If you are a CPA looking for a new challenge, we recently found that we have Pokémons at our firm.
We have them at our front door as you can see.
They assist us in our Forensic investigations, our business valuations, estate valuations, and all the other forensic work we perform at the firm.
So far we’ve kept the Pokémons behaving but we have spotted them in some of the offices helping out with Excel spreadsheets and calculations.
Bottom line if you are a CPA looking for a new challenge, either in playing Pokémon Go, or in a career in Litigation consulting, contact us at email@example.com.
The position includes benefits, and … uh.. well the office obviously attracts Pokémons quite well.
Pokémon hunting skills not mandatory to apply for the position.
Recently a client called up and asked if we could help him find his password to his computer. He had changed it and could not remember the password he had chosen. The reality of passwords is that we choose really horrible passwords. We reuse them. We use too easy of passwords, and end up putting much of our identity and financial information at risk due to the fact that we reuse the same ones over and over again.
Ensure you pick a longer password or a passphrase. Write it down. Ensure someone trusted knows where it’s written down. Don’t reuse the same password over and over again.
Be more aware of how you handle your passwords. Make them harder to crack.
Susan Bradley writes:
My Father was an auditor. He used to lug home this large calculators that were heavy and impressive. When I started work at Tamiyasu, it was right at the start of the Personal computer revolution. Now we have the equivalent in our smart phones. The amount of content and data that are on these devices we now slide into our pockets or purses is staggering.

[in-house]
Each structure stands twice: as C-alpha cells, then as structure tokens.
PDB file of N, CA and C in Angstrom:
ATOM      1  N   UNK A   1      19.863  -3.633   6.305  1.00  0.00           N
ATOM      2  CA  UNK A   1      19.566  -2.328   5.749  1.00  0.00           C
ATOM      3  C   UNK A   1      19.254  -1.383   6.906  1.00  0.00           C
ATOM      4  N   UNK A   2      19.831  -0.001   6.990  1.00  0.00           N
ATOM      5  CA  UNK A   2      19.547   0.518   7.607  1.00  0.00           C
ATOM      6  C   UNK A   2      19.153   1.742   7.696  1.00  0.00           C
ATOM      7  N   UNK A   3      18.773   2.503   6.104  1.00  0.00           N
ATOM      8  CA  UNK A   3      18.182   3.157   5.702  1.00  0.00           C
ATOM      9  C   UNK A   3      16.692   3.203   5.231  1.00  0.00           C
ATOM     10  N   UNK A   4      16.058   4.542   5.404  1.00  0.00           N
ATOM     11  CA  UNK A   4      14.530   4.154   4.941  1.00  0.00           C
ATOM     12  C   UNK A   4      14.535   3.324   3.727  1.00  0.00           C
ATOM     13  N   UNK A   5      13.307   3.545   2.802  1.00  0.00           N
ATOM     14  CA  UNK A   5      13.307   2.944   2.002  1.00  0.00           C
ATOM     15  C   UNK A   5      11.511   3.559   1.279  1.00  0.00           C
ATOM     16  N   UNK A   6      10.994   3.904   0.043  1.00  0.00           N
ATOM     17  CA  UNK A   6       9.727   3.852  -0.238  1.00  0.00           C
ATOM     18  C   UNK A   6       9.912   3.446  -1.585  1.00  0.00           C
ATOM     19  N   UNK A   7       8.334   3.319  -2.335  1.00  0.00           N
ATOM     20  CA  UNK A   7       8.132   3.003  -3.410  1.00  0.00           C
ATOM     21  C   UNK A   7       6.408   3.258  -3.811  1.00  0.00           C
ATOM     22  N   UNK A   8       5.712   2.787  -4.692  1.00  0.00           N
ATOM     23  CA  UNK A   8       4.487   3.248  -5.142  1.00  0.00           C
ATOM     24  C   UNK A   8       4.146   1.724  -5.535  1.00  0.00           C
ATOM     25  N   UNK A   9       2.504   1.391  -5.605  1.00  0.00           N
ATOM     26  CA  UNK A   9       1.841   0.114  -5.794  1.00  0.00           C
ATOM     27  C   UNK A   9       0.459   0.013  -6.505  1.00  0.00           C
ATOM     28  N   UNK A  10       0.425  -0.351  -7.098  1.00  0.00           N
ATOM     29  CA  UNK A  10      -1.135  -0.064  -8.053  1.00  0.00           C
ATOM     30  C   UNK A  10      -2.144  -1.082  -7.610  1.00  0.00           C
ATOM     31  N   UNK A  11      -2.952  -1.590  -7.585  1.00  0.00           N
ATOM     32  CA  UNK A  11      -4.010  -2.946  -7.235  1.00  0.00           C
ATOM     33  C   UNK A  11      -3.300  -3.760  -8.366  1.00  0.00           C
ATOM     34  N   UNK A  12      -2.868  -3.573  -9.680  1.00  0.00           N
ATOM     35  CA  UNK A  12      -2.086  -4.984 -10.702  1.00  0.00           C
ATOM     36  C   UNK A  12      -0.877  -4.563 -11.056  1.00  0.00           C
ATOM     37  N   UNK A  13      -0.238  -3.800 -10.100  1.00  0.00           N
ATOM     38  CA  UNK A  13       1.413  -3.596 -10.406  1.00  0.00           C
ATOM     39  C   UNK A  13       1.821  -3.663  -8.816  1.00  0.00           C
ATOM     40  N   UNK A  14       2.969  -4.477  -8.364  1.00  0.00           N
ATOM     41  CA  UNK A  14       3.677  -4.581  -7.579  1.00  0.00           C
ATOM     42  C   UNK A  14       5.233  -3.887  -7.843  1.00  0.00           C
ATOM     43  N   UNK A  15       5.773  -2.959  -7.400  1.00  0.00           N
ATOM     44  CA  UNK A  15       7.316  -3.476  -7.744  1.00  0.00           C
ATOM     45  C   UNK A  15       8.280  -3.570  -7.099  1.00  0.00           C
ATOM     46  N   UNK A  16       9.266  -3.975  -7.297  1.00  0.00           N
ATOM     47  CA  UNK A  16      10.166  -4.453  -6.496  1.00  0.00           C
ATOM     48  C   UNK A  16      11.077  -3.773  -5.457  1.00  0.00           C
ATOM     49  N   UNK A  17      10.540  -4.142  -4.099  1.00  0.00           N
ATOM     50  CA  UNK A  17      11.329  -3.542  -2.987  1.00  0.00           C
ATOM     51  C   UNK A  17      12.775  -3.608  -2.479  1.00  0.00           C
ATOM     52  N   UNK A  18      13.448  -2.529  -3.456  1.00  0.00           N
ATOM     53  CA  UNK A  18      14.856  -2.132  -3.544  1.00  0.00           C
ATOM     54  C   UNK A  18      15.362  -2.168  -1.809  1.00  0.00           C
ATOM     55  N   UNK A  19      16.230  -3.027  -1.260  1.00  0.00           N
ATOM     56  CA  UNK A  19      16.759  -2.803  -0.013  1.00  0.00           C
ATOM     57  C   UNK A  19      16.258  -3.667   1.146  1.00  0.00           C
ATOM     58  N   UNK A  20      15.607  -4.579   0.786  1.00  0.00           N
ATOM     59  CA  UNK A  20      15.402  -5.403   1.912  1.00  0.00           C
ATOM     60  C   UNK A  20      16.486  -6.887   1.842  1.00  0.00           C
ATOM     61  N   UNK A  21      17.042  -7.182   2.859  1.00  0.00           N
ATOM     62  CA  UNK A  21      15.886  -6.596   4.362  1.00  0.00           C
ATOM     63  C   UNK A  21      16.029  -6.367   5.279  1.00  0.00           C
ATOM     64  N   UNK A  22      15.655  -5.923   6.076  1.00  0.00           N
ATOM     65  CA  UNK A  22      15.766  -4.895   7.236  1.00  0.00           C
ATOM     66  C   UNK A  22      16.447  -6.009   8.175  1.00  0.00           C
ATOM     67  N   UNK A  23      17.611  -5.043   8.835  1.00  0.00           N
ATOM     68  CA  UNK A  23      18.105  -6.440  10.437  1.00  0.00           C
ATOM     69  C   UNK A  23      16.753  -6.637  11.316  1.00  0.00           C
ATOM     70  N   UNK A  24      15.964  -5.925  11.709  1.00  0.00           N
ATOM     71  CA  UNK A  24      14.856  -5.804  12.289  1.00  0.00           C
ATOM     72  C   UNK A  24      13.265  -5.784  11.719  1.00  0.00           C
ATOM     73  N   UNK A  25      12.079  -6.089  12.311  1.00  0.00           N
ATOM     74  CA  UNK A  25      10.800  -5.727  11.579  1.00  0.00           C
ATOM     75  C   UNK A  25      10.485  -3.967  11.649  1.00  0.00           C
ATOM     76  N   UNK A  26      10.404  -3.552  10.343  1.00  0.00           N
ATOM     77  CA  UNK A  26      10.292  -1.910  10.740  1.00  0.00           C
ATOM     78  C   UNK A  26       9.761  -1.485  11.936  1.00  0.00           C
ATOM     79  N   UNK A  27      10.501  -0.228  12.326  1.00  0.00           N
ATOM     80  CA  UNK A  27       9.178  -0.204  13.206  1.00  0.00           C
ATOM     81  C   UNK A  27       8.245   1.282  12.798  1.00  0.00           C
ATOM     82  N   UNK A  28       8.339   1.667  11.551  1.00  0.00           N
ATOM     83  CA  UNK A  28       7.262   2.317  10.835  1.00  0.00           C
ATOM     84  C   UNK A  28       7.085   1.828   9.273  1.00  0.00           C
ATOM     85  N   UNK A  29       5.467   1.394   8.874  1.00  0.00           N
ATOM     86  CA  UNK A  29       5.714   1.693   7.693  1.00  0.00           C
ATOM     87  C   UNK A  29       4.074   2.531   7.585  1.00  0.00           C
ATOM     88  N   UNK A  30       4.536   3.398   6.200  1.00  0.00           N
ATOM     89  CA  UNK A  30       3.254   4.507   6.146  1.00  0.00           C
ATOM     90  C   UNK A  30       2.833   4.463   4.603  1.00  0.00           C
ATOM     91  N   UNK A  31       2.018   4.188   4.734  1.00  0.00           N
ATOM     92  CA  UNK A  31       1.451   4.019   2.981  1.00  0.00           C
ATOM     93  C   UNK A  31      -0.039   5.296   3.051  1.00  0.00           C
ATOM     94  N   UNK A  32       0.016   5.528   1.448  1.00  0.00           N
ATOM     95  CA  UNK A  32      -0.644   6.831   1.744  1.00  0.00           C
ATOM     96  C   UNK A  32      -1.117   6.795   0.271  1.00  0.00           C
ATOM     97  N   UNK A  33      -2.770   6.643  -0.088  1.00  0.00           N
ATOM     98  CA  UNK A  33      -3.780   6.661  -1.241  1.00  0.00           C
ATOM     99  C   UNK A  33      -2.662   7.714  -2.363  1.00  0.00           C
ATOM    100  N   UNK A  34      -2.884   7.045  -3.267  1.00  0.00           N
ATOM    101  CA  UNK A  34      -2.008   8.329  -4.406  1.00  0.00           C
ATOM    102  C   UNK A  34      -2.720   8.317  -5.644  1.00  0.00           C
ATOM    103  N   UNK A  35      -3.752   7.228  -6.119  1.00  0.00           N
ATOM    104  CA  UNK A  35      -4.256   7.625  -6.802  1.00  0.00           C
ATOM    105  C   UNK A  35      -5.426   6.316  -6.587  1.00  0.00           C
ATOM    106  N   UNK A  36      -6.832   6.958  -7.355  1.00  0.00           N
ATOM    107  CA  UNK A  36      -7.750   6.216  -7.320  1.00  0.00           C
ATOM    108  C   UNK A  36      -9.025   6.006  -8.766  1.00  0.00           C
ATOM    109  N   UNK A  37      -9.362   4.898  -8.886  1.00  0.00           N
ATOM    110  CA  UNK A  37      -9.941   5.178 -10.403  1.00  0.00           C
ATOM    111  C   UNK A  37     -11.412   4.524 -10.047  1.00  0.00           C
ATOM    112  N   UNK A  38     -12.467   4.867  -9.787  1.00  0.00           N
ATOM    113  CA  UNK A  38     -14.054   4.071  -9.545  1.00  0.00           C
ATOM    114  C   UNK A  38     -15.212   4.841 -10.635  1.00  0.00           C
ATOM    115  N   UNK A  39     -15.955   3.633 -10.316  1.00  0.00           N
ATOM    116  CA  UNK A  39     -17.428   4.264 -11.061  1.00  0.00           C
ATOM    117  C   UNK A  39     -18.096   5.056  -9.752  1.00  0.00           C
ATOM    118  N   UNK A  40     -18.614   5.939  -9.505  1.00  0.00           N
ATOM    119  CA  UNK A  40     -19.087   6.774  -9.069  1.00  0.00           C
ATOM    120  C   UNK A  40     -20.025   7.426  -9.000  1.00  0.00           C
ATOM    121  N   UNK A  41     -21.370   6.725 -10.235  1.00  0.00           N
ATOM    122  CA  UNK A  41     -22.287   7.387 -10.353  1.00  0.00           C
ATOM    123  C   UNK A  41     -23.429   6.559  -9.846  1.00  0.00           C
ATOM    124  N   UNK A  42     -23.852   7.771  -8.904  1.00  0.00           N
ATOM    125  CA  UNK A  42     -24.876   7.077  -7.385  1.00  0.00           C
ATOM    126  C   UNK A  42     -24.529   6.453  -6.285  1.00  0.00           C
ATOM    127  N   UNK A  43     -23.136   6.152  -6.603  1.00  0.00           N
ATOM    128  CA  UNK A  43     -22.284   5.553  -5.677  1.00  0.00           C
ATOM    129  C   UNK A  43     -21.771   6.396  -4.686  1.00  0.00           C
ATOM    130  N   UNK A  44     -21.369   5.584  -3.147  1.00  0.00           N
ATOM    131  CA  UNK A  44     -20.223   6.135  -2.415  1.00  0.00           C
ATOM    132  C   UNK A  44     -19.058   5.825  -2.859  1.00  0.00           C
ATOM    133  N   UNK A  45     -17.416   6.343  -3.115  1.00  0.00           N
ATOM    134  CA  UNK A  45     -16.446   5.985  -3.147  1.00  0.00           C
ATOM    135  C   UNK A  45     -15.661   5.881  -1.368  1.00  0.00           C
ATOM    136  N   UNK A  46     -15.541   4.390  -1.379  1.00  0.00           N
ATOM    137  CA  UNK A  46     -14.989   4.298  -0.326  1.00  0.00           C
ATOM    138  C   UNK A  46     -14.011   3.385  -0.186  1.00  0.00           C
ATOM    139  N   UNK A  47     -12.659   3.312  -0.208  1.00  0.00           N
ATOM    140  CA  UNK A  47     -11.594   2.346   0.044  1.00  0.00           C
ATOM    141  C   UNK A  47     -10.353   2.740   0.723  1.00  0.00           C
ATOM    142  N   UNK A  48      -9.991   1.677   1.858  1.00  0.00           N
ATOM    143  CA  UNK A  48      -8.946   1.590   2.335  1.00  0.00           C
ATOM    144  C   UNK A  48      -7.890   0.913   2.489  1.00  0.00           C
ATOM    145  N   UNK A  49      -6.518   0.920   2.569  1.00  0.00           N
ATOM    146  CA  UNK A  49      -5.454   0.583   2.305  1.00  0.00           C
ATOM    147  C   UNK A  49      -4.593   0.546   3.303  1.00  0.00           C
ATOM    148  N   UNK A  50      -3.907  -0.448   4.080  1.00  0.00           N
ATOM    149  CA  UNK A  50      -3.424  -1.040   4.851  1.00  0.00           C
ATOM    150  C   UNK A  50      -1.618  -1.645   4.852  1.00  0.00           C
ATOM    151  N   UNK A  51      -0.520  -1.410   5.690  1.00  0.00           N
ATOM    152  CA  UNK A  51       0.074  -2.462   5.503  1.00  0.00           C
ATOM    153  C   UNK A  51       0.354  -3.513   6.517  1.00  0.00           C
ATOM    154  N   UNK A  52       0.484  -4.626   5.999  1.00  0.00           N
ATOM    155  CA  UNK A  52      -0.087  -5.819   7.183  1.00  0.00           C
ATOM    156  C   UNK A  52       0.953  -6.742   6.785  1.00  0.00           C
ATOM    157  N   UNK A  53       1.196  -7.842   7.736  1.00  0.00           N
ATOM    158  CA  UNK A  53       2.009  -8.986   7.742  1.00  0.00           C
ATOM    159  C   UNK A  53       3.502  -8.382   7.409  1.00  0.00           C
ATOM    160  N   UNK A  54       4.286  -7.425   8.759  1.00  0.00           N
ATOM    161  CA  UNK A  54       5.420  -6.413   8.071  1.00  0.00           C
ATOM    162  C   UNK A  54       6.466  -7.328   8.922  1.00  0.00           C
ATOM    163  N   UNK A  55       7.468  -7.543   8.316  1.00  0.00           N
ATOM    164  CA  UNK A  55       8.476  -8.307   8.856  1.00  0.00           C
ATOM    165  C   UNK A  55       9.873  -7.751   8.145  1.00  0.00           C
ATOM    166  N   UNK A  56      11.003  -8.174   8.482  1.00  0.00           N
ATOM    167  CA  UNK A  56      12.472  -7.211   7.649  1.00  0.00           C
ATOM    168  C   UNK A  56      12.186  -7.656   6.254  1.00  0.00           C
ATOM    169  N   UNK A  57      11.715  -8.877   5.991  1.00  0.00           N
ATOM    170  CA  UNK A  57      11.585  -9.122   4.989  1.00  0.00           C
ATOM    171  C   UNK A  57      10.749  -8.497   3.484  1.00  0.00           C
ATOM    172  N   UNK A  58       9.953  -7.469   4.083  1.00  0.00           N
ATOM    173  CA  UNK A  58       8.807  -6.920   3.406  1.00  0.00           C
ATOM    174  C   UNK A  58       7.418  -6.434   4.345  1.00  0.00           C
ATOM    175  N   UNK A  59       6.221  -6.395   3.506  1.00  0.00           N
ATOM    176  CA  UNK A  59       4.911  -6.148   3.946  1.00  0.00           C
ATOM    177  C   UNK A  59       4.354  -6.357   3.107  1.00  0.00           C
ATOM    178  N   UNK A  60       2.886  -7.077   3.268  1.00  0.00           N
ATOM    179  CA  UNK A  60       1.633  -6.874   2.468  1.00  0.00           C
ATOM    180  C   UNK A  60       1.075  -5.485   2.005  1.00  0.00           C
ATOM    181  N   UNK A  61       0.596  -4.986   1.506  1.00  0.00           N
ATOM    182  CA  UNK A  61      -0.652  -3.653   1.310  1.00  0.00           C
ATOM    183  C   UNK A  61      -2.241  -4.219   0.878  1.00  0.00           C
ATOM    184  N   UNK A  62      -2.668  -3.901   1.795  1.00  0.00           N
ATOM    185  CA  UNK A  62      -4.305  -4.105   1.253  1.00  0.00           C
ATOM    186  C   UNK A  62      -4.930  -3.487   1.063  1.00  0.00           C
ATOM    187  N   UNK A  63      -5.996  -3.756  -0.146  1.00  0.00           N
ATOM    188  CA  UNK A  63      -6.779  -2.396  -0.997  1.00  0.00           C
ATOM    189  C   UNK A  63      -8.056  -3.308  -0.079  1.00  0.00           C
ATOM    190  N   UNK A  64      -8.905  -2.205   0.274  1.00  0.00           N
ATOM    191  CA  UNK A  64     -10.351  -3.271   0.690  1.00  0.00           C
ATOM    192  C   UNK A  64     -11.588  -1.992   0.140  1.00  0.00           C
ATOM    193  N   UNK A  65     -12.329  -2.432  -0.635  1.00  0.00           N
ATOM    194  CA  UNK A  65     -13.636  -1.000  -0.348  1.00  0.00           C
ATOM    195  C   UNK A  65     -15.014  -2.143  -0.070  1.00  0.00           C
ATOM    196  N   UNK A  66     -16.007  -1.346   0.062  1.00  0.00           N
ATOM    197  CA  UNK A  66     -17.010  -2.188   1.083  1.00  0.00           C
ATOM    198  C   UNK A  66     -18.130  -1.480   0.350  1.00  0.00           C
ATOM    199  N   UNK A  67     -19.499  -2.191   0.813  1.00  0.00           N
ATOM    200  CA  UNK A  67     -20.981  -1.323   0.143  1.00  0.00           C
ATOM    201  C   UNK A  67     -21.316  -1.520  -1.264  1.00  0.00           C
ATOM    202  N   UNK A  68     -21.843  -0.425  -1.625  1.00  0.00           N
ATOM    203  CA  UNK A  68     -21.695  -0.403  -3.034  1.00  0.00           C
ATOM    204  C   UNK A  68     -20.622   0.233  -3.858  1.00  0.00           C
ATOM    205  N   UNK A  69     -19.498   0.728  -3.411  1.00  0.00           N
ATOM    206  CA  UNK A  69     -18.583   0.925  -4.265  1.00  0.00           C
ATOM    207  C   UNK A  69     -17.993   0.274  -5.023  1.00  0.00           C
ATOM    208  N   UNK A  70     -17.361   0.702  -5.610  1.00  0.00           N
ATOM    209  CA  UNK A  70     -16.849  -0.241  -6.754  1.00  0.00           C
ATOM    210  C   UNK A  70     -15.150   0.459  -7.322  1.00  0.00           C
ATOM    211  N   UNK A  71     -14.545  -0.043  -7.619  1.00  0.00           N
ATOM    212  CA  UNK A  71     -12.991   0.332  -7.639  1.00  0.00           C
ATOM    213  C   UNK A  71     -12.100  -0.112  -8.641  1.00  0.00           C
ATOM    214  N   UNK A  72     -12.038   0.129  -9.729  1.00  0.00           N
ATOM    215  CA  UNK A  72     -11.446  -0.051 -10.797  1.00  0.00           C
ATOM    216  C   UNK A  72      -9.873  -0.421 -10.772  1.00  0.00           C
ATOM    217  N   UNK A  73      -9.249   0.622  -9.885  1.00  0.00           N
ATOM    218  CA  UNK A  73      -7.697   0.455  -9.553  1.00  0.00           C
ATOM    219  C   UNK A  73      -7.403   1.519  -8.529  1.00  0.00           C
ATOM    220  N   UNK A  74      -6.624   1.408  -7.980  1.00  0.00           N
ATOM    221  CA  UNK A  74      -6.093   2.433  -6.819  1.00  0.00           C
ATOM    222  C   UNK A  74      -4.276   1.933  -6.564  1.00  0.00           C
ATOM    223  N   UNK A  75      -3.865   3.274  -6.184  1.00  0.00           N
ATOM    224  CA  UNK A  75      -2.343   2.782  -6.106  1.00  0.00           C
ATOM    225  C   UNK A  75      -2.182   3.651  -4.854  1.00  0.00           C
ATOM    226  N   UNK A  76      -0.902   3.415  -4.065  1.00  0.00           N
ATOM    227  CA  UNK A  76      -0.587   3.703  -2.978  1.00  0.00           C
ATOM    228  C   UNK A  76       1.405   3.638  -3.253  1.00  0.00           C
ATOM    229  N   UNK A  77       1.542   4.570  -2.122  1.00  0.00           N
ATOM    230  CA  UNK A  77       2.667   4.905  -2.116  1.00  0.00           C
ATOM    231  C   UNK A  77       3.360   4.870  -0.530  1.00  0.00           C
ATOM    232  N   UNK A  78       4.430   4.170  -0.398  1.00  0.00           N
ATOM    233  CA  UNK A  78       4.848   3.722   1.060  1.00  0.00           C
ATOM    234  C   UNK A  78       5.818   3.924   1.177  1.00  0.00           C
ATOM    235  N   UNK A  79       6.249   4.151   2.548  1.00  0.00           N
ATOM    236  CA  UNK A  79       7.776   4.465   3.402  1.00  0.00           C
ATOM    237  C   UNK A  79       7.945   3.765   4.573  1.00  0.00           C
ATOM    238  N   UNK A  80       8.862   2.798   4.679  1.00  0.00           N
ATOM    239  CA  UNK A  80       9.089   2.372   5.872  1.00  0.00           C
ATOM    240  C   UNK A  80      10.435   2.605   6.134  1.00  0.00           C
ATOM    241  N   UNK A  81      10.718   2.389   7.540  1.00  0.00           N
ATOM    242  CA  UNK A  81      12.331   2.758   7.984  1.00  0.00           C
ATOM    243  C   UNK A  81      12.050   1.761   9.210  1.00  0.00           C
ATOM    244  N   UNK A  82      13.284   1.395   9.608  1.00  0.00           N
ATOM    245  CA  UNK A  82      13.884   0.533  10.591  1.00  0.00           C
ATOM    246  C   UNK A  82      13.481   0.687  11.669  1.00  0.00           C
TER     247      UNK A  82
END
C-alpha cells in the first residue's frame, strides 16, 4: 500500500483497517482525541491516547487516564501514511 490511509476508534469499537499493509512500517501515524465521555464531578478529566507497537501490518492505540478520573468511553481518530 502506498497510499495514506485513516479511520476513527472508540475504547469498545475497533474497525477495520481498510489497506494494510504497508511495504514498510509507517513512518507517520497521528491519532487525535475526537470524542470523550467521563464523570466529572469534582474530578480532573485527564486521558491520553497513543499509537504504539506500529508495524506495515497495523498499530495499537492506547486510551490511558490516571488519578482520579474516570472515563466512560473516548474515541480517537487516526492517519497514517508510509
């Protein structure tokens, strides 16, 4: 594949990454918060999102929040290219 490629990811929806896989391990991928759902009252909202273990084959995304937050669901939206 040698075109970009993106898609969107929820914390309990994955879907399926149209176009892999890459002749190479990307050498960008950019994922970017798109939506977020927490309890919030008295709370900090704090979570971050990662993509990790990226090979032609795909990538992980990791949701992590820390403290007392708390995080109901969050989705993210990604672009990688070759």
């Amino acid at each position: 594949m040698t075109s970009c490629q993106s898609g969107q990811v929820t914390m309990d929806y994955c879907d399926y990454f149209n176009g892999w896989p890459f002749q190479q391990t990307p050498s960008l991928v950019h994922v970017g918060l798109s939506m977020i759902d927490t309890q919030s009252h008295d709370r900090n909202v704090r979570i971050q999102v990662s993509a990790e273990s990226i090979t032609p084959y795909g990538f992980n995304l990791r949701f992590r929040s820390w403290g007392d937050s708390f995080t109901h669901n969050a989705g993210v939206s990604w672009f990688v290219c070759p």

Computers hold data. And sometimes employees do things with that data they aren’t supposed to do. But more often than not a trail is left so that we can look and see – and prove – that someone did something. Computer forensics is the name for this study and investigation of computers. You’ve heard and probably seen reports that computers don’t always erase the data when you tell them to. The reality of a computer is that it’s like a large electronic file cabinet. When you erase a file on it, in reality all you are doing is erasing the table of contents so that the system can’t easily find the data. That doesn’t mean that it’s now been erased off the system entirely. Unless you save back over the top, or use technology to wipe the hard drive, chances are that the file is still there, intact, and easily recoverable.